A couple of weeks ago, the project sponsor of a project I’m working on sent a really nice note in reference to my work. It said “Dagny knows her stuff and I like her approach.” Since then I’ve been really thinking about my “approach.” I know that I’m good at what I do, and in this case, I’ve been given the flexibility to run these projects my way. But still, I wonder what defines my approach.
In the end, I’ve come up with 3 core principles to my approach.
- Questions, Questions, Questions – It is critical in any project you manage to be willing and able to ask as many questions as you need. This starts before you even take on the project in it’s entirety. Who are my resources? Are they dedicated or part-time to the project? Next is the deep dive into any specifications or other project documentation. What are the goals? What is being requested by the customer? What do the resources think it means? What does the development landscape look at? All of these are just to get you started. Once you manage the projects, it is still your responsibility to ask and push. This is the only way to understand what’s going on. It is also the only way to can effectively keep the stakeholders up to date, as well as truly be able to remove roadblocks for the resources.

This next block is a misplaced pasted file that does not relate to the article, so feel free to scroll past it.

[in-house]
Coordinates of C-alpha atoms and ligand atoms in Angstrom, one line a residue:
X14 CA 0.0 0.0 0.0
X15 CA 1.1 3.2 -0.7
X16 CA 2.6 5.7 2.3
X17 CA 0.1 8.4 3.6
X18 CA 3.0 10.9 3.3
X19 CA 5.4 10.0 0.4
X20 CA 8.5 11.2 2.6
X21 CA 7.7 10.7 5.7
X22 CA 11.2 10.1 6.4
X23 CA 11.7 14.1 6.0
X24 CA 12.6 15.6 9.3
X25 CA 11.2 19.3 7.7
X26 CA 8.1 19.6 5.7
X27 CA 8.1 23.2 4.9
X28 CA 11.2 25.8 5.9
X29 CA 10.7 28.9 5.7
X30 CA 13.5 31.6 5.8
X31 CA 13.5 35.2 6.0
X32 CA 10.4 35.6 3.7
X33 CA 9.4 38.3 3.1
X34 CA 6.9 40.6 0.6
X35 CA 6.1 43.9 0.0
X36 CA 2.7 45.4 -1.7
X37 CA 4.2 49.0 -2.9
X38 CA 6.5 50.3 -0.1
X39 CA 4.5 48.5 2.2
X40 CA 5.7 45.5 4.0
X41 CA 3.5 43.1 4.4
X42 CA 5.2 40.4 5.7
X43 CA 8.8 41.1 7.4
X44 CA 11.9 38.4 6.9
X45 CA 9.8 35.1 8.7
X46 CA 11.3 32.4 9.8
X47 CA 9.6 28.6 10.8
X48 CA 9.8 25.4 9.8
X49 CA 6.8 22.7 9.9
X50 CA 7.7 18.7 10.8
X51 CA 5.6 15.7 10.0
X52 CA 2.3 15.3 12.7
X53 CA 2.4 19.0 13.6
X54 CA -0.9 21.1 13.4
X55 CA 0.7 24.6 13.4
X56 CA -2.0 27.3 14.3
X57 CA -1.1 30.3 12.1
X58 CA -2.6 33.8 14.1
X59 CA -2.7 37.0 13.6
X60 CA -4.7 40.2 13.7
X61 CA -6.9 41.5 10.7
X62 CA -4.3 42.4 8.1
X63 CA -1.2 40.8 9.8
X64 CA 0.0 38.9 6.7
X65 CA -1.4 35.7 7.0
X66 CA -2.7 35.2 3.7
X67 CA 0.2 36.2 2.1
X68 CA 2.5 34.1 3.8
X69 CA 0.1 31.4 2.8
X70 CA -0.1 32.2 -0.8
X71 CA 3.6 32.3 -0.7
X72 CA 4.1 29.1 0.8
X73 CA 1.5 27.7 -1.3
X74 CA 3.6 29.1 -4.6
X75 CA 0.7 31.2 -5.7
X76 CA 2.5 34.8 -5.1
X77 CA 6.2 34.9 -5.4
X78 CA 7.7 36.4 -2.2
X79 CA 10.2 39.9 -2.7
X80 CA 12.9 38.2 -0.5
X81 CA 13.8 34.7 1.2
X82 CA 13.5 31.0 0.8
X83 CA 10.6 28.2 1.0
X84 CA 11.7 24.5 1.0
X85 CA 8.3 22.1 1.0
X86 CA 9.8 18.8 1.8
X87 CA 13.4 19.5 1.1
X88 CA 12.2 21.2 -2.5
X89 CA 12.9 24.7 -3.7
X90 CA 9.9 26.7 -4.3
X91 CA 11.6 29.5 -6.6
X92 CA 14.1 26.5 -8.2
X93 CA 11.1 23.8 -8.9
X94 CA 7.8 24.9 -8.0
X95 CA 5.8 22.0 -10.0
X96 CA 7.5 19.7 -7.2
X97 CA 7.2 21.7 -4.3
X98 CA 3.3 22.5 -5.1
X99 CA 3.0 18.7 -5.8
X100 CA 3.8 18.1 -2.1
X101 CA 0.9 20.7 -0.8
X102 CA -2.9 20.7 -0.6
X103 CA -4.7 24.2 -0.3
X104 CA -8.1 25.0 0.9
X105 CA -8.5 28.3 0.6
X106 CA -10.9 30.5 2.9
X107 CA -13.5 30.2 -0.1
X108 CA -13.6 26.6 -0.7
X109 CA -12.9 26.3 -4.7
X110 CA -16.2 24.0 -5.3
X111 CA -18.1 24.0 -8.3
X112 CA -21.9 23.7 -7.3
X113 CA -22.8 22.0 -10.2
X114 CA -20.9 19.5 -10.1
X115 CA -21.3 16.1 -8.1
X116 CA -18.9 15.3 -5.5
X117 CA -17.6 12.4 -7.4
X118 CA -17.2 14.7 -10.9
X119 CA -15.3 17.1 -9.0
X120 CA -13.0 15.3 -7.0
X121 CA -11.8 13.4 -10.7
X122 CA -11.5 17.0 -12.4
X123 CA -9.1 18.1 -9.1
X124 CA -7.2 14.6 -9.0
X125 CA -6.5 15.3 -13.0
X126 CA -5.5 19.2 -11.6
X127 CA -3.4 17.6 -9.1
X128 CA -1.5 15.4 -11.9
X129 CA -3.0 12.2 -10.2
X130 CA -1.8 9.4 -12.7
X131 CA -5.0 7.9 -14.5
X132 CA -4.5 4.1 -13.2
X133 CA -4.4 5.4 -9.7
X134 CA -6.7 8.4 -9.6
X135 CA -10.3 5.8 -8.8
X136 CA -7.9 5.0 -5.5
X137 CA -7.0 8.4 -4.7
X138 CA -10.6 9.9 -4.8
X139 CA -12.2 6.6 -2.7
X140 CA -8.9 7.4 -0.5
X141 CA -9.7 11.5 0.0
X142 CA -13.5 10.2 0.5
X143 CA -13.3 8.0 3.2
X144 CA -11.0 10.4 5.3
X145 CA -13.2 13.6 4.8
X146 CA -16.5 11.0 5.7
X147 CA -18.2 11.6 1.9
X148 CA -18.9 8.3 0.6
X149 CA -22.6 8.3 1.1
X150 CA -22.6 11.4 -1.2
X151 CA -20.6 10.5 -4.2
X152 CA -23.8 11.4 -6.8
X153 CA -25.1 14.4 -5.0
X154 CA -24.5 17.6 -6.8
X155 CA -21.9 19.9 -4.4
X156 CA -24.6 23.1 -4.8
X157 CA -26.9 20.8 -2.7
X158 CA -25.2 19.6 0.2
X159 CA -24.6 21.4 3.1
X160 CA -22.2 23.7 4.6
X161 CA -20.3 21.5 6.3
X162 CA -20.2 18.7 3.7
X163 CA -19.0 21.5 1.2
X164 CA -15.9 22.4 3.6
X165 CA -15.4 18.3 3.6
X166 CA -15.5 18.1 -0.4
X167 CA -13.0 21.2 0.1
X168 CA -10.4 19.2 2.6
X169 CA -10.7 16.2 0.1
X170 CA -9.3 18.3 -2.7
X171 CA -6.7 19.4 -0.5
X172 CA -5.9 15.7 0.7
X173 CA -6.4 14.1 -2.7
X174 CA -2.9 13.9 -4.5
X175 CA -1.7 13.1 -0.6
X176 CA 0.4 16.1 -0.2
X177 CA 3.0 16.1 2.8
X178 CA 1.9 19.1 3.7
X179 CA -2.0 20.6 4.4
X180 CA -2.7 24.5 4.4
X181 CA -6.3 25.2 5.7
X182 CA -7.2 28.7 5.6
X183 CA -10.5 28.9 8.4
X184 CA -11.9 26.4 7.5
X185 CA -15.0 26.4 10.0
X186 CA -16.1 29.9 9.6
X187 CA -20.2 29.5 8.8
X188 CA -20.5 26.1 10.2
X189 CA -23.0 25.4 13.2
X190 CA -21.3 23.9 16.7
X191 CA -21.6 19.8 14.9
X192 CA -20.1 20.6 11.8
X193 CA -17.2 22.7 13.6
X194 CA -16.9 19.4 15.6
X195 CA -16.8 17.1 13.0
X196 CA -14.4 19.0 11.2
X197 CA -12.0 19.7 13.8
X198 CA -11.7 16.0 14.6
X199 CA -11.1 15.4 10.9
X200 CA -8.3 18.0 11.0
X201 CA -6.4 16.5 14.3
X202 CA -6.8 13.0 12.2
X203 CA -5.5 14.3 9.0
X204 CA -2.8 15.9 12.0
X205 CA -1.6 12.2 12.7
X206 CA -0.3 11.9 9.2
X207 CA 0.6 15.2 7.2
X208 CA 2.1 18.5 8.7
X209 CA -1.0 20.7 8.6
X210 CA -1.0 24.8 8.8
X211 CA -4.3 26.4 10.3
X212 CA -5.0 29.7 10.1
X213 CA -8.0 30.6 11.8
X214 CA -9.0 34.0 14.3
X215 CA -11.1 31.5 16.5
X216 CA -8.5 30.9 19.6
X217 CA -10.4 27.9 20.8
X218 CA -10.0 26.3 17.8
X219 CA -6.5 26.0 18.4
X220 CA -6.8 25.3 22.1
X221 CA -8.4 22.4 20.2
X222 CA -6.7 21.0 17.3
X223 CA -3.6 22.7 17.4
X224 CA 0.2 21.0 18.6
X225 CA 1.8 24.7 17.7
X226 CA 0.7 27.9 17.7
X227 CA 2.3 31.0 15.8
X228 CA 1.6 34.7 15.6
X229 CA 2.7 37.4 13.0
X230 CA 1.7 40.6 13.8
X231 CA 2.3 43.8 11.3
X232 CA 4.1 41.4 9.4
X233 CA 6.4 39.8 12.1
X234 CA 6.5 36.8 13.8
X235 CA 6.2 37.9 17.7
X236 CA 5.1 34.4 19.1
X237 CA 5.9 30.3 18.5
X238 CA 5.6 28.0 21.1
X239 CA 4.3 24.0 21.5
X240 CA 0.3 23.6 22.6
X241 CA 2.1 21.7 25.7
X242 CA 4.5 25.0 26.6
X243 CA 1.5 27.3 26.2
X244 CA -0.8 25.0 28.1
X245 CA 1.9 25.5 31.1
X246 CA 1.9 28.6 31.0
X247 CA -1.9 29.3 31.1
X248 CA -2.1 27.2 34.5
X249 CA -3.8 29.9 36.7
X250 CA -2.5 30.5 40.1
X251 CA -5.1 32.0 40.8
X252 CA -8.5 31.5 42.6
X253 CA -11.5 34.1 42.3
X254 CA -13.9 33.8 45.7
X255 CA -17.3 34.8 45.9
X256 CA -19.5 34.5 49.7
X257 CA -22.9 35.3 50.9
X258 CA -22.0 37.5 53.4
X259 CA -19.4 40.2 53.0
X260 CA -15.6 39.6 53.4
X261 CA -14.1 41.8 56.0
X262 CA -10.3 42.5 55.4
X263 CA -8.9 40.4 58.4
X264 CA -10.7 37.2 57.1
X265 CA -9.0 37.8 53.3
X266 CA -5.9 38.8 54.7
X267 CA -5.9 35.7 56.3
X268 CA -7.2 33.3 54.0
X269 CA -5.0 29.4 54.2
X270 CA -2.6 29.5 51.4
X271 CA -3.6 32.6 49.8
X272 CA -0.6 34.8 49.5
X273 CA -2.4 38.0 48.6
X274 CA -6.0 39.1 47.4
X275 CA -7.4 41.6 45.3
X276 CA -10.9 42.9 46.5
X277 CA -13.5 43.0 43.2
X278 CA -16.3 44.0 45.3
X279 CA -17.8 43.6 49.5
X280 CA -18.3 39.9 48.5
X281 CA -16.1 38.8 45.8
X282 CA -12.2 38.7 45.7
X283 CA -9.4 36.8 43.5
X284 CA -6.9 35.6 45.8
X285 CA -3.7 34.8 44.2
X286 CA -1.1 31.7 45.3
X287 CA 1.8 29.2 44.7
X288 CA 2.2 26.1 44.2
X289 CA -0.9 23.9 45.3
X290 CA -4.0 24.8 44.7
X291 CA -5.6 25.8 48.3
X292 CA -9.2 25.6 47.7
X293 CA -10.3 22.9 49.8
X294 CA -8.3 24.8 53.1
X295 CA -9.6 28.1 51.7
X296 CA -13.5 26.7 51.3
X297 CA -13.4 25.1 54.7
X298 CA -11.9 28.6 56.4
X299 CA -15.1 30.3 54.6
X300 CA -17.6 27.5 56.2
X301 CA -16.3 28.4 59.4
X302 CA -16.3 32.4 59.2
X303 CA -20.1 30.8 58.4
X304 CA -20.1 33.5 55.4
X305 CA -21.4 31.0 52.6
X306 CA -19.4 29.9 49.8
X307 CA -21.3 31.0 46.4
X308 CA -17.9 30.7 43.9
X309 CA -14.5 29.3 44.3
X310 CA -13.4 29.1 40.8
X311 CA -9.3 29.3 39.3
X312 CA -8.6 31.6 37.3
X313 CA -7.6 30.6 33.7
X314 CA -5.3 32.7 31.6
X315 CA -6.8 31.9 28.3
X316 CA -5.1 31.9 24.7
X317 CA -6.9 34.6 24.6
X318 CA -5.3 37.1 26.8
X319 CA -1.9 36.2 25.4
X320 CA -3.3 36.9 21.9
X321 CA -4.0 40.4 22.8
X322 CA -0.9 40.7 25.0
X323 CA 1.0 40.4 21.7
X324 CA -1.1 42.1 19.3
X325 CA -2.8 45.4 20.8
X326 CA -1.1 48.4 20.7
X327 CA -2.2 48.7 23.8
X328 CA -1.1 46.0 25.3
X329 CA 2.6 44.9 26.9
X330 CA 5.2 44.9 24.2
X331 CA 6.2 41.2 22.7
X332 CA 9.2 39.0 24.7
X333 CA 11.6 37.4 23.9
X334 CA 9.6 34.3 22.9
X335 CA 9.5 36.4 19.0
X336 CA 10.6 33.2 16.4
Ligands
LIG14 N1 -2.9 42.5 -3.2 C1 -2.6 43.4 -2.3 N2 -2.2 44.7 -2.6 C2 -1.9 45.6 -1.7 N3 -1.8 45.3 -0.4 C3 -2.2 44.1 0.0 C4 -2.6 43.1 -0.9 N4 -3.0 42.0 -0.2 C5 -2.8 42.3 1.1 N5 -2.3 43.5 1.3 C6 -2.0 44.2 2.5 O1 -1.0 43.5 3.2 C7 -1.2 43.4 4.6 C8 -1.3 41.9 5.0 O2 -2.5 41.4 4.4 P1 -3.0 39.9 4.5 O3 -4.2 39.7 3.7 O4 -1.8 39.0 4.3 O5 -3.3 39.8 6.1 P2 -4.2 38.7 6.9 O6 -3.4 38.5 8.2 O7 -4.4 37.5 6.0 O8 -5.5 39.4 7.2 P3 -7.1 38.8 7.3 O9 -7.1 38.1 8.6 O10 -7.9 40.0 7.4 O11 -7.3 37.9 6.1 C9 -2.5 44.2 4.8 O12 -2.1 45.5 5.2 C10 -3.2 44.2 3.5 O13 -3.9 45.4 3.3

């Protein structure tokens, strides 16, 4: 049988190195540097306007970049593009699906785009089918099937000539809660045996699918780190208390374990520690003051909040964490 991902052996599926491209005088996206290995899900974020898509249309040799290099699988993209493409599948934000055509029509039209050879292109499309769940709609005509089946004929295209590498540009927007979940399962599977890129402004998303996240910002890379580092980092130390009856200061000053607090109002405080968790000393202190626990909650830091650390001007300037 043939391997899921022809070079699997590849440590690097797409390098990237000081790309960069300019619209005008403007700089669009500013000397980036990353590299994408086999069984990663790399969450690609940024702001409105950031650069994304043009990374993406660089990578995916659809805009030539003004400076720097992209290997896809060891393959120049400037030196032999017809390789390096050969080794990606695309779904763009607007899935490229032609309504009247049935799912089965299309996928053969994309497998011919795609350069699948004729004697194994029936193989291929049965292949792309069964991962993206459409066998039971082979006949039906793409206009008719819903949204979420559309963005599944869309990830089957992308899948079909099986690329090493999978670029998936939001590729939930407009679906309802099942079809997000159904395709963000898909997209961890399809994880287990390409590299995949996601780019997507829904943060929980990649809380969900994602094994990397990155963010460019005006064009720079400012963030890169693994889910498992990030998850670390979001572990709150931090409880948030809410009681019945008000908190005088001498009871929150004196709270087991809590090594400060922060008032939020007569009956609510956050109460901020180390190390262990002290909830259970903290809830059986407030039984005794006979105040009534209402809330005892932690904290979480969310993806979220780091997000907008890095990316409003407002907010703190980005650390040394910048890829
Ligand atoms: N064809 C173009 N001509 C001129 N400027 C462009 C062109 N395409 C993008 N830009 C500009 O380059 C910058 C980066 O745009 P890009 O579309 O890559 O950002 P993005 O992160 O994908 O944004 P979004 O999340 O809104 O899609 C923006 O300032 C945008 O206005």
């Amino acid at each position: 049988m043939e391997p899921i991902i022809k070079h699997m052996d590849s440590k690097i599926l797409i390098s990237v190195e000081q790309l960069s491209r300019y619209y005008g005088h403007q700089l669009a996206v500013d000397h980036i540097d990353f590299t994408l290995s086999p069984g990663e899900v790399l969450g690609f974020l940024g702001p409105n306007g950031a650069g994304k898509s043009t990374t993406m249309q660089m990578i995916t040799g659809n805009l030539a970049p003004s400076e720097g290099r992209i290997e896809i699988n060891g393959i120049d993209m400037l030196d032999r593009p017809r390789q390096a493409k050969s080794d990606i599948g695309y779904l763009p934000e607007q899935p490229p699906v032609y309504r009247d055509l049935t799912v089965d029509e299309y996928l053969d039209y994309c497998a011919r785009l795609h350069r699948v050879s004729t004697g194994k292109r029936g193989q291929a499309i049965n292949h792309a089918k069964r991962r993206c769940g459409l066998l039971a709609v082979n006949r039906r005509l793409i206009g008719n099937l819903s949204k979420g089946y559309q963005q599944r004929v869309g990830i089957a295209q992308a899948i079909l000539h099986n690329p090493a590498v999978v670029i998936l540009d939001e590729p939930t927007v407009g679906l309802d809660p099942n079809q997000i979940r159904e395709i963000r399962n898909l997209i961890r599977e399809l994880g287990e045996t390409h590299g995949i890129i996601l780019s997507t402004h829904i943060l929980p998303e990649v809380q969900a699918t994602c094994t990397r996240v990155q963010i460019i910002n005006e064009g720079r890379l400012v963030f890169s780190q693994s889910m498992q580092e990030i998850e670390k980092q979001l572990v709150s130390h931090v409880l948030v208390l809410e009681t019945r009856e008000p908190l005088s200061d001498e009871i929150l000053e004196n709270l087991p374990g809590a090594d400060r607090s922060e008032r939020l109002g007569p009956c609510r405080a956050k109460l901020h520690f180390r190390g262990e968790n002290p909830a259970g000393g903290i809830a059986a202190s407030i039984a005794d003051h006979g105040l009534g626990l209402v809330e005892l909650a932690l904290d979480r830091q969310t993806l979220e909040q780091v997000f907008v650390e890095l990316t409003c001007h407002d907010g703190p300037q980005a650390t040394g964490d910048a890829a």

- Communication – Once you dive in and ask all these questions, it’s equally important to document the answers and communicate the impact. This applies as much (if not more) to negative information as positive. Do not shy away from delivering bad news. Knowledge in an of itself is worthless. You need to make sure you are effectively aggregating, documenting and then communicating the information you find. Make it available. Your forthrightness will be appreciated.
- Oversight – I believe you need to check in with your resources and your stakeholders on a regular basis. A regular cadence of status meetings is recommended, but I would strongly consider subsequent email statuses delivered between meetings, especially for time sensitive/critical projects.
I think these 3 principles are at the heart of my project management methodology. They result in not just effective management of a project, but also help to build the trust you need with resources and stakeholders.